The Down Low On Day Zero: Cape Town's Water Crisis Will Cause Water Taps To Shut Off In July
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Politics and Activism

The Down Low On Day Zero: Cape Town's Water Crisis Will Cause Water Taps To Shut Off In July

In just four months, Cape Town will restrict access to running water for its four million citizens.

The Down Low On Day Zero: Cape Town's Water Crisis Will Cause Water Taps To Shut Off In July

Water. It makes up 70 percent of our bodies and about 71 percent of the planet, and many of us take it for granted. Humans have been putting off the issue of water conservation for far too long, as far away as the problem may have once seemed, water shortage is looming over us all and Cape Town is the first of a series of wake up calls to us all.

Every time I leave the tap on while brushing or wasted water while washing dishes, my dad always explains to me just how privileged we are to have clean water within an instant. People in other parts of the world go through immense struggles to get clean water. As a child living in rural, southern India, my dad had to ride his bike every day to a well four miles away where he would physically pump out water that was clean enough to drink and cook with for his family to use.

He would go back and forth as needed throughout the day to stock back up on water. The water that he pumped out did not include the water that they used for bathing, which was a briny salt-infused water that would not meet water quality standards today. Water is such a precious resource that many of us do not realize the importance of because it is so easily accessible to us.

Use water, pay the bills for what you use and repeat. Simple as that, right?

Well, for the four million citizens of Cape Town, South Africa, time is running out until the day that they run out of clean running water. Day Zero is when Cape Town will restrict its citizens from accessing the water taps, and it is quickly approaching on July 9, 2018, which is the most recent predicted date based on current conservation efforts.

How exactly did Cape Town get to this point?

Unlike most major cities and the rest of the world for that matter, this South African city relies on rainwater as the sole source of freshwater for its citizens. When drought smacked the city in 2015, Cape Town fell into a scramble to enact (long overdue) conservation efforts to save the water that they had remaining. Since they had no other major sources of water like ocean water desalination or water aquifers, the city could only rely on what they had saved up in their rainwater-filled dams, which now hold less than 1/4 of their maximum capacity.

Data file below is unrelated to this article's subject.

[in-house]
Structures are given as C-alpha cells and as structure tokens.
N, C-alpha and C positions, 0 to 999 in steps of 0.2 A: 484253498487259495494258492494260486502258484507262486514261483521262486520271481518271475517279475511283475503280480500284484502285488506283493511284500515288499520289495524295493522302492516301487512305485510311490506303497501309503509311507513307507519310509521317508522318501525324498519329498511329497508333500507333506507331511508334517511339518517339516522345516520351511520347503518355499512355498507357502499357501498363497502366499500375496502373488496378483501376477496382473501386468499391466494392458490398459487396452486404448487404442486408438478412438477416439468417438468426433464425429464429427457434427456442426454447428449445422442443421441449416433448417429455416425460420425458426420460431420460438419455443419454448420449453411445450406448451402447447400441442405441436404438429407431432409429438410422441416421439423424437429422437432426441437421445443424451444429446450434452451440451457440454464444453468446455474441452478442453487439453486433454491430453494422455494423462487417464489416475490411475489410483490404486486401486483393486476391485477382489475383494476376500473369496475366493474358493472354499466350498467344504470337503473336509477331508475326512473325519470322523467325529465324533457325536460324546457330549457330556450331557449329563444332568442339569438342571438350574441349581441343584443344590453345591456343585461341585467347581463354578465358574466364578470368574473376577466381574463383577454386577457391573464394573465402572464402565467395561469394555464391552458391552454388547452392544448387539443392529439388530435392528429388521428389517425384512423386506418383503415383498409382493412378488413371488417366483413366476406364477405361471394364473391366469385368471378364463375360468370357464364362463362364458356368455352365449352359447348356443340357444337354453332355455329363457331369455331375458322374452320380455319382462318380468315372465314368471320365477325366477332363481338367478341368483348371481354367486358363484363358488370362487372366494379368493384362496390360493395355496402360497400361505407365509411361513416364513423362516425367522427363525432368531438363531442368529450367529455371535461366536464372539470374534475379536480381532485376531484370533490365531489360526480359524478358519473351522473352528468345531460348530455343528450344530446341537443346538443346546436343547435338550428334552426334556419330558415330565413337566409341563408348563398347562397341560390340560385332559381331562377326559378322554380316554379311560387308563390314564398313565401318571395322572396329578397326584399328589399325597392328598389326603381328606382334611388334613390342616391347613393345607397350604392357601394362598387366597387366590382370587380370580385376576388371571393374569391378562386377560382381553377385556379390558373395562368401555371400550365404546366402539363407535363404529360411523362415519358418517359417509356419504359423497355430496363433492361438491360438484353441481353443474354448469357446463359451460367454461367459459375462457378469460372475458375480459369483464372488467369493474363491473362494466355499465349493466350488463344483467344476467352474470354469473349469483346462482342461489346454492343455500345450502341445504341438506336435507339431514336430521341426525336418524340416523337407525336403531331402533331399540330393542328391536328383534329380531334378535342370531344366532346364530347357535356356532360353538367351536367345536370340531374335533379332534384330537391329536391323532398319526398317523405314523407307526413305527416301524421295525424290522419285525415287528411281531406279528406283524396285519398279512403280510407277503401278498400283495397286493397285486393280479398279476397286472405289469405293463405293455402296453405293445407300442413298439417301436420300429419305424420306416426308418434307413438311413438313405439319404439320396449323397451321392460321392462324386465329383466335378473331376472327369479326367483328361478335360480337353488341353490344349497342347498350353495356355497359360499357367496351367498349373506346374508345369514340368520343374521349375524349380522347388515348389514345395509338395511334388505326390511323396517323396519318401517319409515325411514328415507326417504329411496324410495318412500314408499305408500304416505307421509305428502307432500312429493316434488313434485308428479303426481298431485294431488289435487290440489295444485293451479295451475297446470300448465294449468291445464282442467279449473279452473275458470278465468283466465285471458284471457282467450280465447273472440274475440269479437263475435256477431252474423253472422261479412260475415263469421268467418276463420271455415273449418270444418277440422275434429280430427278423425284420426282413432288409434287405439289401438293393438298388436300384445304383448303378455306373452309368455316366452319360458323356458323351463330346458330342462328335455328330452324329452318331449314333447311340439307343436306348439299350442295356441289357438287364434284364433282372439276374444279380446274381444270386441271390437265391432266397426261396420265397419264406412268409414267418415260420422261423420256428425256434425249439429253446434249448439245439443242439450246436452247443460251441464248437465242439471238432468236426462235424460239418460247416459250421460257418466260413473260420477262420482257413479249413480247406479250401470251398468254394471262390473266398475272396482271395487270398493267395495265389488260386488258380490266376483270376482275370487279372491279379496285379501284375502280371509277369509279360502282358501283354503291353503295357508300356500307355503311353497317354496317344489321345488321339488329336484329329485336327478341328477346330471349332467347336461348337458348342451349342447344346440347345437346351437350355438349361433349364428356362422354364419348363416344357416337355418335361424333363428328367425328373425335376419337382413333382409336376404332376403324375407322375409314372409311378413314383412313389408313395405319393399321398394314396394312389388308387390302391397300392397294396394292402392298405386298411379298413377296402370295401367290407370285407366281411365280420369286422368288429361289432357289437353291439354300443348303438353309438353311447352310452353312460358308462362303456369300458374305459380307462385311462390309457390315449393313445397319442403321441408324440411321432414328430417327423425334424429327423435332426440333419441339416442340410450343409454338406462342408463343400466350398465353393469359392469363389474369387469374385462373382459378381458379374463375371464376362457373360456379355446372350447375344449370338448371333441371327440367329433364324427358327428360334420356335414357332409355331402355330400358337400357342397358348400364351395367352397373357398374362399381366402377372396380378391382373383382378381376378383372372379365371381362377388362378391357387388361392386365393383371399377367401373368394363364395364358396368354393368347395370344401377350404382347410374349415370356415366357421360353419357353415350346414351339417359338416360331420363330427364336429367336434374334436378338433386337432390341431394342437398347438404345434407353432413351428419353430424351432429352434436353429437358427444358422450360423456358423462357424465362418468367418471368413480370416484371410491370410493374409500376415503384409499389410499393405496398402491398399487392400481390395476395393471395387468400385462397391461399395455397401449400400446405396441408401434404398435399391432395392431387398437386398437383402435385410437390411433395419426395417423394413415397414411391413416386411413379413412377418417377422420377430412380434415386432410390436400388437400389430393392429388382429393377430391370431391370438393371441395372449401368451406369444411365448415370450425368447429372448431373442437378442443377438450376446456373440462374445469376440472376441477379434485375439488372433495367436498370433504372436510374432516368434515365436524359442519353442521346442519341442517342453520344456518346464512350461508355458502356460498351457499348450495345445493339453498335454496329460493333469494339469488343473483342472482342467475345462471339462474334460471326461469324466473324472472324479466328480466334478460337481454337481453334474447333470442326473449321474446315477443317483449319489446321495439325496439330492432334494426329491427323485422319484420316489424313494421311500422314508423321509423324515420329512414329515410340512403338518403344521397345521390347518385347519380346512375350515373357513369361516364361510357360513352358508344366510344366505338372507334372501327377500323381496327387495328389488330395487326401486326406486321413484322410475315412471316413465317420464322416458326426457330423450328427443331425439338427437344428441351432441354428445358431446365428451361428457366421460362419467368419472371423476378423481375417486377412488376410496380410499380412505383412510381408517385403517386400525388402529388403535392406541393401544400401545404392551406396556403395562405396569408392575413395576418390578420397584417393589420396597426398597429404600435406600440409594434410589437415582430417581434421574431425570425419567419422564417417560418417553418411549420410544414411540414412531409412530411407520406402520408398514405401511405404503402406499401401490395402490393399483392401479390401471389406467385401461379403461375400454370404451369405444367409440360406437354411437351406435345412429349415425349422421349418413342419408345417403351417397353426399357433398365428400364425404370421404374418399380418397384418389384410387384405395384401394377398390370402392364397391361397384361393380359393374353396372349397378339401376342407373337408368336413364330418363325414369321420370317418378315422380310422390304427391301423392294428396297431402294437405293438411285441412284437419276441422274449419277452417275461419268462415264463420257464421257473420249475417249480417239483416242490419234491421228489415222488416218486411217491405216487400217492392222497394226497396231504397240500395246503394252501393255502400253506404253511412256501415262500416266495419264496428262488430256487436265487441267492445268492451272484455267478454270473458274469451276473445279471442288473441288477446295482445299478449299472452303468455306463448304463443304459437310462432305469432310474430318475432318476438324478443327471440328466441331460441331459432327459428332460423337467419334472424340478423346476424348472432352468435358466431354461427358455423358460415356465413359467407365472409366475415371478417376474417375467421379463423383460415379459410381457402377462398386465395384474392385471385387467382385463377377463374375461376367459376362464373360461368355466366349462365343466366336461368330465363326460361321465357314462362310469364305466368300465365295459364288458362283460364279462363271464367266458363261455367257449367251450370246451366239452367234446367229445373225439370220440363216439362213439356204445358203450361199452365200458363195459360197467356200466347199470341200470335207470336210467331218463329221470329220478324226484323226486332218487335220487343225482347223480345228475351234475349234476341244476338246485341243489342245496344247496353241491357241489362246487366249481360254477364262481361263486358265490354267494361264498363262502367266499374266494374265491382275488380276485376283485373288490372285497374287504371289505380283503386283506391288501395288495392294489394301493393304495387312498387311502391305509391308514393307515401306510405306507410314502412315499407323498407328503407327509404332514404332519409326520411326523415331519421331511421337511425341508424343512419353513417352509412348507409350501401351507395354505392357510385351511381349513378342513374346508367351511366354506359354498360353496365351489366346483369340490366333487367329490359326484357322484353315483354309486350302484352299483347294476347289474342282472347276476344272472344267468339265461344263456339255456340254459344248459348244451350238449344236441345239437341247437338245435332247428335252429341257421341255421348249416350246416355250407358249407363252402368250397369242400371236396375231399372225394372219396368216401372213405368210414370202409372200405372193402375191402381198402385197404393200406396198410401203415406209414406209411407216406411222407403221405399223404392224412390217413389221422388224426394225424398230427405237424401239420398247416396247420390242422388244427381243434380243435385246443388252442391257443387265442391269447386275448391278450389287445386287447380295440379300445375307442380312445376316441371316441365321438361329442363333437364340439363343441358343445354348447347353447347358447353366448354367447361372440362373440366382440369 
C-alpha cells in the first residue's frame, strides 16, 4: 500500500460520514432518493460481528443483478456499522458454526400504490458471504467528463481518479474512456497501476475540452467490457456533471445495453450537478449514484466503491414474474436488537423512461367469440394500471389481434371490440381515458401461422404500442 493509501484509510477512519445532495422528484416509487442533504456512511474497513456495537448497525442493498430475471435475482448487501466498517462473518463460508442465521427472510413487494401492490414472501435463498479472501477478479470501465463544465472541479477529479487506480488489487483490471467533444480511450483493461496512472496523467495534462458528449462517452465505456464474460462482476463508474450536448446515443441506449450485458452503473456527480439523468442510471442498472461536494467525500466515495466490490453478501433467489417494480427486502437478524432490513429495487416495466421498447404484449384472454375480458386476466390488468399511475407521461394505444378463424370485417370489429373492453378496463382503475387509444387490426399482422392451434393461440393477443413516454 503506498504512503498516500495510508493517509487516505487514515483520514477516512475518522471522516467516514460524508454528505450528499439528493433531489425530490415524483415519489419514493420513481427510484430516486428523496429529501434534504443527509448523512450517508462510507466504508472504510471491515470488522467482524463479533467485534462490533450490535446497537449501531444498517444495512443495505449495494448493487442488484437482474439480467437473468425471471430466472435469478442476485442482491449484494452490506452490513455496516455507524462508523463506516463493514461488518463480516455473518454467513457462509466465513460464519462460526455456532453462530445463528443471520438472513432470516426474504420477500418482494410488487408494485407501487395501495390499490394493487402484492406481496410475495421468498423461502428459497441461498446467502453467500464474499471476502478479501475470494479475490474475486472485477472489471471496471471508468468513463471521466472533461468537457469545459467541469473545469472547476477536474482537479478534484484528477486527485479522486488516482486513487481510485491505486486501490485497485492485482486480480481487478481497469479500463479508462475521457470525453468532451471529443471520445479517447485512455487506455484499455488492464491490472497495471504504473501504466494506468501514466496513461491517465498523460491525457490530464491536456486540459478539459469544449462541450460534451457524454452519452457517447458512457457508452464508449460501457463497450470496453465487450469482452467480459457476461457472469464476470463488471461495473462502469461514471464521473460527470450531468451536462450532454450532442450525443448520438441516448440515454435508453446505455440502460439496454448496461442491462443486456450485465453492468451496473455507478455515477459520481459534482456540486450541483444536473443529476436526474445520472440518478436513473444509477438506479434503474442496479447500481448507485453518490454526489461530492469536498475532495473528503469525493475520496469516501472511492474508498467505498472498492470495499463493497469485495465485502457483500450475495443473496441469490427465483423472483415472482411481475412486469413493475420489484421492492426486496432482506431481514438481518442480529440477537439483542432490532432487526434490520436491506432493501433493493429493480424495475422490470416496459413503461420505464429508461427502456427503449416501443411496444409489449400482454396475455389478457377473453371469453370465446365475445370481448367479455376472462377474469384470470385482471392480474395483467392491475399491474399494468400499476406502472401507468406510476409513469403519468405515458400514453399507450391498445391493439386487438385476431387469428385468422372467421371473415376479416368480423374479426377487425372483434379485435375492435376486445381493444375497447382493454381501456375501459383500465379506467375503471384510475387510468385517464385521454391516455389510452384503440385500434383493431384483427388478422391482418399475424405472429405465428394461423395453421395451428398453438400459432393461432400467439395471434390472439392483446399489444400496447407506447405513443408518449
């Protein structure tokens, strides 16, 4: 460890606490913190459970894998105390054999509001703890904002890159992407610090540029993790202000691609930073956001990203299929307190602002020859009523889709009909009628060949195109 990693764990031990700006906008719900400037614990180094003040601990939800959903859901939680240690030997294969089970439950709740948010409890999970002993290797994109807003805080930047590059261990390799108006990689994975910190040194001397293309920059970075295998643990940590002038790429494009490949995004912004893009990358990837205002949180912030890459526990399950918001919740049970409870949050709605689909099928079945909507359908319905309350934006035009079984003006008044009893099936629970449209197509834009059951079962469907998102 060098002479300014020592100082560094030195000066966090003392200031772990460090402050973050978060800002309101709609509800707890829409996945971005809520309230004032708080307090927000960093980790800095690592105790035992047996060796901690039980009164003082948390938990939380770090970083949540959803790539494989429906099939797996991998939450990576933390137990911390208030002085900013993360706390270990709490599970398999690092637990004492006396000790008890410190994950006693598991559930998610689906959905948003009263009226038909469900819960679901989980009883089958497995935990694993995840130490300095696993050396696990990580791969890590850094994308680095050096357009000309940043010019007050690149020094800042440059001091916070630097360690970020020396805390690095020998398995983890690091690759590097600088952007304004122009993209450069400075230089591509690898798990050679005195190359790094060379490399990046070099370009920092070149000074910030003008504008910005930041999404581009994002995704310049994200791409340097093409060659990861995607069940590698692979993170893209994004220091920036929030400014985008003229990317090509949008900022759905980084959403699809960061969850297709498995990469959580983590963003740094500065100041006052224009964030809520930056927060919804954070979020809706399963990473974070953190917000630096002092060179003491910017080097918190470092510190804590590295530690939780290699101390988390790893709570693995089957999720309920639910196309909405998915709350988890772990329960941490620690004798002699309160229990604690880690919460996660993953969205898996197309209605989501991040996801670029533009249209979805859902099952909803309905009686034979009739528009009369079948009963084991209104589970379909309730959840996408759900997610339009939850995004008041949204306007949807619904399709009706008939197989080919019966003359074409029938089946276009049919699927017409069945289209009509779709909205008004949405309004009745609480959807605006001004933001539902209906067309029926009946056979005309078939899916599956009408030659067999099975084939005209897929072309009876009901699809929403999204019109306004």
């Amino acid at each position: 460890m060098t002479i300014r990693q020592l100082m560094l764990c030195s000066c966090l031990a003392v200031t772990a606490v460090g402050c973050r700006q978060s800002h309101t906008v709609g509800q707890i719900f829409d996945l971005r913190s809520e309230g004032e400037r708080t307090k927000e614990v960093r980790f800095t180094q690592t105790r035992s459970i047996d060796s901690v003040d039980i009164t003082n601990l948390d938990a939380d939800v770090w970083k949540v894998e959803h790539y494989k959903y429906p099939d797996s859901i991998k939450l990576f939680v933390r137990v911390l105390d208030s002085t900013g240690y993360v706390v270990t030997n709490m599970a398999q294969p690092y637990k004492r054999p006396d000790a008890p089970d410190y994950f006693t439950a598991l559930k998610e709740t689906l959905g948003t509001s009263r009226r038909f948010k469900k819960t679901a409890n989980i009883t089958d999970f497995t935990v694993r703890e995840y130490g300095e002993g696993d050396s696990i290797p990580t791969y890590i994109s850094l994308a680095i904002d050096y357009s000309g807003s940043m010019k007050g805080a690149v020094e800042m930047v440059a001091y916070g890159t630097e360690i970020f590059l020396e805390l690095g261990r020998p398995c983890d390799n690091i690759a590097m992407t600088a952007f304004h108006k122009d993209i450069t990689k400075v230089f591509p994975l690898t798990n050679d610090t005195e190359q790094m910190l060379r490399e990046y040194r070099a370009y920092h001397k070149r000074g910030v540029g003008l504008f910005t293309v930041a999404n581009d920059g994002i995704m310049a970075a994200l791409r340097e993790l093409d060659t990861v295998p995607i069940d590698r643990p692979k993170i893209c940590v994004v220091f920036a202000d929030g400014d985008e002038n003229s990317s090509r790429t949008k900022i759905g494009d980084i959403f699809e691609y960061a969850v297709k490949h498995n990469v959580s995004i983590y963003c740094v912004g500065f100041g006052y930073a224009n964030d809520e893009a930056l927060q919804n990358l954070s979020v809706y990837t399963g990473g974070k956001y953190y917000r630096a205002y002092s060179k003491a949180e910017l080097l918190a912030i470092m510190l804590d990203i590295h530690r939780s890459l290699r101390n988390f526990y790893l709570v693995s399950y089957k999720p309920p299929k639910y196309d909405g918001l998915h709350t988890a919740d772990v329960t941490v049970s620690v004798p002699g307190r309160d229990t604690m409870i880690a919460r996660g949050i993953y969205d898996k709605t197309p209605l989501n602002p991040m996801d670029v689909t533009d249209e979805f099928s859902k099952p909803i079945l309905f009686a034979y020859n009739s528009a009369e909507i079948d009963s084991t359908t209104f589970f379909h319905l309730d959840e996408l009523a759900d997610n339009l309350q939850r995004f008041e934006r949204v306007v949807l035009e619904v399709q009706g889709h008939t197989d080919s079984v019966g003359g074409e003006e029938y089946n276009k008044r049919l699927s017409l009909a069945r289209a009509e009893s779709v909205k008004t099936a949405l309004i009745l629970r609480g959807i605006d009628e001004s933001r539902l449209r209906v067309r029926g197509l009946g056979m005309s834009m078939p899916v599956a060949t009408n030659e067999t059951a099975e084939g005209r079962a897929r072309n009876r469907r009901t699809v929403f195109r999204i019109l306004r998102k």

What will happen when Day Zero arrives?

Officially, Day Zero is when the dams will reach a capacity of below 13.5 percent. Though it was previously predicted to be in April and then May, the day has most recently been pushed to July 9, 2018 due to the water conservation efforts taken on by the citizens.

When it arrives, Cape Town's taps will all be turned off to four million citizens except for those in immense need-like hospitals. People will have to go to one of 200 water distribution centers to collect their daily ration of 25 L of water which will be guarded by government officers and police to make sure everyone gets a fair share.

Until Day Zero...

Cape Town has taken on many conservation efforts to push back Day Zero as far as possible. As of January, 87L ( 23 gallons) was the set amount of water to use per person, and residents were fined if they used more than this amount, However, it was ineffective since 60 percent of people use above this amount. And how are 23 gallons used in one go? By taking a less than two minute shower, flushing a toilet once, reusing bath water to water any plants and hand washing any dishes and clothing with the minimum amount of water needed to clean.

This should remind us not take one of our most precious resources for granted. We must learn that conservation is not an effort to take up when a situation is at its worst. We must conserve now to ensure that another major water shortage like Day Zero doesn't occur anywhere else, so we can all enjoy access to clean water.

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This article has not been reviewed by Odyssey HQ and solely reflects the ideas and opinions of the creator.
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